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Ghana bond to make Africa’s best gain

Bonds

Ghana’s three-year government bonds offer prospects of the best returns in sub-Saharan Africa as yields on the debt outweigh possible currency declines over the next year, according to Standard Chartered Plc. 
After-tax yields of 19.6 percent will counter a likely 7.8 percent depreciation in Ghana’s cedi over the next 12 months, giving investors a total net return of 11.8 percent, Robert Minikin, senior currency strategist at Standard Chartered Bank in London, wrote in a research note. Ghana’s cedi is likely to weaken to 1.56 per dollar by end-September next year, from about 1.44 today, Minikin predicts. 
“Yields on local government bonds will significantly outweigh any prospective foreign-exchange losses over a one-year time horizon,” Minikin said separately in a telephone interview. “There’s a substantial yield pickup available.” 
African currencies from Nigeria’s naira to Angola’s kwanza have slumped over the past year as the global recession eroded demand for commodities and curbed foreign earnings for so-called frontier-market countries on the continent. Ghana’s cedi has lost 11.8 percent this year against the dollar. 
Some African countries, including Uganda and Nigeria, compare favorably with Ghana in terms of political and economic conditions that might cause the national currency to decline. 
“It is striking that the broader Ghana picture dilutes the superficial attractiveness” of holding long positions in the cedi, the note said. “Notably, reserve levels are rather low” while “the state of public finances has been highly erratic,” it said. A long position is one in which an investor buys a security before selling because of an expected price increase. 
Nigeria, Uganda
In July, the International Monetary Fund agreed to lend the West African nation $1.02 billion to support the country’s balance of payments and help shore up its depreciating currency. Ghana currently has about two months of import cover following the loan from the IMF. It is aiming to cut its budget deficit to 9.4 percent of gross domestic product this year from 24.2 percent last year.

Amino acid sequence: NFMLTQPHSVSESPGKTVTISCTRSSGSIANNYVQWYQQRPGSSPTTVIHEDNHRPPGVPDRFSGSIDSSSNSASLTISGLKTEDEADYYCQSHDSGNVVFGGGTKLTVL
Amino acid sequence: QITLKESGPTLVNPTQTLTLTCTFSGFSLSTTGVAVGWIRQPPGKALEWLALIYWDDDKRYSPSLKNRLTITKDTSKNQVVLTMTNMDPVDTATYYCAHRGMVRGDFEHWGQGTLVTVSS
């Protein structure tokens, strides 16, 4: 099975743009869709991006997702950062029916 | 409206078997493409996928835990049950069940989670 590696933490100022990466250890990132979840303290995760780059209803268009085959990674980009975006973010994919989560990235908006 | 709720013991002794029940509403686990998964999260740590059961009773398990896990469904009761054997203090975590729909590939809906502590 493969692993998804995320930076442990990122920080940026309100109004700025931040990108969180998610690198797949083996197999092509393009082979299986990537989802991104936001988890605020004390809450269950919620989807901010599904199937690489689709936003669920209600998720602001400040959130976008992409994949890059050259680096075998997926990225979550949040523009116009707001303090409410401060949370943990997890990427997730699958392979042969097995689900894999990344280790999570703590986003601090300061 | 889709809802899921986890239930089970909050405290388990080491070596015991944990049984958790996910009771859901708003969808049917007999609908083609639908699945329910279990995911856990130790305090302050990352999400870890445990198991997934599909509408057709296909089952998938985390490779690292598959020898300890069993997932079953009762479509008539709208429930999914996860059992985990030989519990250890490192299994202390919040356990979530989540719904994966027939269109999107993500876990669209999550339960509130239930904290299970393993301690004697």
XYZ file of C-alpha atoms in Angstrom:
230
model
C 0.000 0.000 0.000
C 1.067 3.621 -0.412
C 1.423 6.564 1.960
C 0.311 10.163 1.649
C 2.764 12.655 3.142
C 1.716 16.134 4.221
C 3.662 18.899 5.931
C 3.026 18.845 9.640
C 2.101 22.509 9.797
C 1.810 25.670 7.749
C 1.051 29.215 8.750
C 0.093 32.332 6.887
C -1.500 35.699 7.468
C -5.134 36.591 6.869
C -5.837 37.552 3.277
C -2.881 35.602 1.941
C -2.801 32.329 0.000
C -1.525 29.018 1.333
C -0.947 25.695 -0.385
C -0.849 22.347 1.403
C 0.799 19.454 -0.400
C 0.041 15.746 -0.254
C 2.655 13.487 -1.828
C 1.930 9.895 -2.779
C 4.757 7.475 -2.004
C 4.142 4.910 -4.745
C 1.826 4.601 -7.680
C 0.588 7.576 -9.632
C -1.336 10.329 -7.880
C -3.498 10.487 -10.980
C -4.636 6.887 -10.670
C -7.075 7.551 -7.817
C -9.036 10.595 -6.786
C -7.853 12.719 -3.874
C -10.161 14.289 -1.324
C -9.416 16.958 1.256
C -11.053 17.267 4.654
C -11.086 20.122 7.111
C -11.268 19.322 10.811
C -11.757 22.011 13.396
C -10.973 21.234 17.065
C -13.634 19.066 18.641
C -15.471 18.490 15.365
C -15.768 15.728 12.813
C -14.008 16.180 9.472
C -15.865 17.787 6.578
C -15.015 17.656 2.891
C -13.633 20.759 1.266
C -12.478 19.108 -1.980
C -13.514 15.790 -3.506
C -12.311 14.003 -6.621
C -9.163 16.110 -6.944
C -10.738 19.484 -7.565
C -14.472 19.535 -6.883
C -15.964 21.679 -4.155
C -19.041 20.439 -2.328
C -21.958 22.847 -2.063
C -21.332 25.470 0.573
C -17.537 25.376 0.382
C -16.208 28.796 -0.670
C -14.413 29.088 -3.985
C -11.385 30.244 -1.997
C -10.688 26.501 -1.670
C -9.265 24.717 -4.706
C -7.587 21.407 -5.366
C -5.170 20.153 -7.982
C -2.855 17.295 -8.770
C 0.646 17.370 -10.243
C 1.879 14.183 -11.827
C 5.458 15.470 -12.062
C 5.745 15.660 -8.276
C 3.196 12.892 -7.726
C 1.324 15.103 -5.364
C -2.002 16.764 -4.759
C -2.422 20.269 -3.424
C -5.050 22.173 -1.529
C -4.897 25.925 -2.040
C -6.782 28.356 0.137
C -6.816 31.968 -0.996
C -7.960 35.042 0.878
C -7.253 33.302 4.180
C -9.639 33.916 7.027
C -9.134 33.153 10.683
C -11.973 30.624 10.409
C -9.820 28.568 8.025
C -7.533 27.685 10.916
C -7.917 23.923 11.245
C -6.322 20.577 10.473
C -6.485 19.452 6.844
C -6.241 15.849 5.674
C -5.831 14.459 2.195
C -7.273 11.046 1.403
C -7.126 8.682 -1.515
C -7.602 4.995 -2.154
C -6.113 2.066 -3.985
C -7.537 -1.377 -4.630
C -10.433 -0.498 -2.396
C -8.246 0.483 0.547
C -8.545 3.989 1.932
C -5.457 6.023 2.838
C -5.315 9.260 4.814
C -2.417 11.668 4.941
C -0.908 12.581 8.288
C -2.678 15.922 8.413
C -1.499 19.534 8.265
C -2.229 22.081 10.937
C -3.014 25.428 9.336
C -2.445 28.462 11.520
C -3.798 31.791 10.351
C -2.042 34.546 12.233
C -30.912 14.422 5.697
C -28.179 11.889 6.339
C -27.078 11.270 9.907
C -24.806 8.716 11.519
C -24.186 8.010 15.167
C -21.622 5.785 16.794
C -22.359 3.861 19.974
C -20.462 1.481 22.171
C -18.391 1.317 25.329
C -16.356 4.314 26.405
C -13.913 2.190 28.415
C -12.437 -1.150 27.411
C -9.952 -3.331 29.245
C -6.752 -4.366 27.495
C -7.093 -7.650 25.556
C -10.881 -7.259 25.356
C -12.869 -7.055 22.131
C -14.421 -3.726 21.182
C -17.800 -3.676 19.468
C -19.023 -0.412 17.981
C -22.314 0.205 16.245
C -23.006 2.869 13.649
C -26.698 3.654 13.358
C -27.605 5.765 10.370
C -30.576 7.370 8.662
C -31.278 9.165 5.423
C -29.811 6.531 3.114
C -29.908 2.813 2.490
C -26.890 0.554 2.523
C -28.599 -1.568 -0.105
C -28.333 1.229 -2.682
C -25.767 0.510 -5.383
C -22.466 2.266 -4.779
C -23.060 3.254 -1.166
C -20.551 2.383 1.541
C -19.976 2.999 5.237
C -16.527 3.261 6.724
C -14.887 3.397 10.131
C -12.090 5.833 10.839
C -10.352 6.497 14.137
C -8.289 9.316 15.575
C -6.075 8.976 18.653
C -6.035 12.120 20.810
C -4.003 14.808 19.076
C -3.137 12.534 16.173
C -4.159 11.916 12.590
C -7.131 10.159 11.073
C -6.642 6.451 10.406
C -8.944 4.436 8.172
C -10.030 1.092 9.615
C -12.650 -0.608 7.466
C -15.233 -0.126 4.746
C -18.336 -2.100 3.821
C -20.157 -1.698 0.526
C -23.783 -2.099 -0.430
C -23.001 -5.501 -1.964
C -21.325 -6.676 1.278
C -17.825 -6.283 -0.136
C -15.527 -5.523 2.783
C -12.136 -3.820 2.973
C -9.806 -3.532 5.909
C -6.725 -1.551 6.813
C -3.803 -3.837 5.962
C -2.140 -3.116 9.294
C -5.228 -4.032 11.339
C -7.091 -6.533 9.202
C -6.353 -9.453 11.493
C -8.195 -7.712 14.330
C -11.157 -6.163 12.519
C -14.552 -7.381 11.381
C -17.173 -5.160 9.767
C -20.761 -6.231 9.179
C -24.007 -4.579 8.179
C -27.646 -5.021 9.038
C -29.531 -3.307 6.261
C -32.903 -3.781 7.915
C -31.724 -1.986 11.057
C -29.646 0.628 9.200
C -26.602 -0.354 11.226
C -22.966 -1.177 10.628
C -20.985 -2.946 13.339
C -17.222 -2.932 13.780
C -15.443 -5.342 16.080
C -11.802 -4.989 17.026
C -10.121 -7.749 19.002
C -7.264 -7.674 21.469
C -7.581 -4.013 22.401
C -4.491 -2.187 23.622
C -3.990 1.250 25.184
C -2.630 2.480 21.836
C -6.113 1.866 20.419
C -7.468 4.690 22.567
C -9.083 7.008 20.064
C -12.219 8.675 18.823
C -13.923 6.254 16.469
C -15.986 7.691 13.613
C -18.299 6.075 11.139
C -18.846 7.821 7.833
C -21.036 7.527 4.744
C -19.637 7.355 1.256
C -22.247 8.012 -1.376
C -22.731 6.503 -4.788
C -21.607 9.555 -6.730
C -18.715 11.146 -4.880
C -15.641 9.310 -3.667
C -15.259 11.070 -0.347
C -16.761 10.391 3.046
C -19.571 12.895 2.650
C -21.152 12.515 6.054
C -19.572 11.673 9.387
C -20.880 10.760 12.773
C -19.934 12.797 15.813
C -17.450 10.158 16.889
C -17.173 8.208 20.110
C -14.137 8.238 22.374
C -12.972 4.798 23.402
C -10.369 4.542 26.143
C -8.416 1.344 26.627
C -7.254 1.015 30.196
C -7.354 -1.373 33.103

Nigerian two-year government debt is the next-best investment in the region with total returns of 7.8 percent projected over 12 months, according to Minikin. Ugandan three- year bonds will return 7.3 percent followed by 5.2 percent for those of Zambia, Minikin predicts. 
Source: Bloomberg

Ghana’s three-year government bonds offer prospects of the best returns in sub-Saharan Africa as yields on the debt outweigh possible currency declines over the next year, according to Standard Chartered Plc. 

After-tax yields of 19.6 percent will counter a likely 7.8 percent depreciation in Ghana’s cedi over the next 12 months, giving investors a total net return of 11.8 percent, Robert Minikin, senior currency strategist at Standard Chartered Bank in London, wrote in a research note. Ghana’s cedi is likely to weaken to 1.56 per dollar by end-September next year, from about 1.44 today, Minikin predicts. 

“Yields on local government bonds will significantly outweigh any prospective foreign-exchange losses over a one-year time horizon,” Minikin said separately in a telephone interview. “There’s a substantial yield pickup available.” 

African currencies from Nigeria’s naira to Angola’s kwanza have slumped over the past year as the global recession eroded demand for commodities and curbed foreign earnings for so-called frontier-market countries on the continent. Ghana’s cedi has lost 11.8 percent this year against the dollar.

Some African countries, including Uganda and Nigeria, compare favorably with Ghana in terms of political and economic conditions that might cause the national currency to decline. 

“It is striking that the broader Ghana picture dilutes the superficial attractiveness” of holding long positions in the cedi, the note said. “Notably, reserve levels are rather low” while “the state of public finances has been highly erratic,” it said. A long position is one in which an investor buys a security before selling because of an expected price increase. 

Nigeria, Uganda

In July, the International Monetary Fund agreed to lend the West African nation $1.02 billion to support the country’s balance of payments and help shore up its depreciating currency. Ghana currently has about two months of import cover following the loan from the IMF. It is aiming to cut its budget deficit to 9.4 percent of gross domestic product this year from 24.2 percent last year. 

Nigerian two-year government debt is the next-best investment in the region with total returns of 7.8 percent projected over 12 months, according to Minikin. Ugandan three- year bonds will return 7.3 percent followed by 5.2 percent for those of Zambia, Minikin predicts. 

 

Source: Bloomberg

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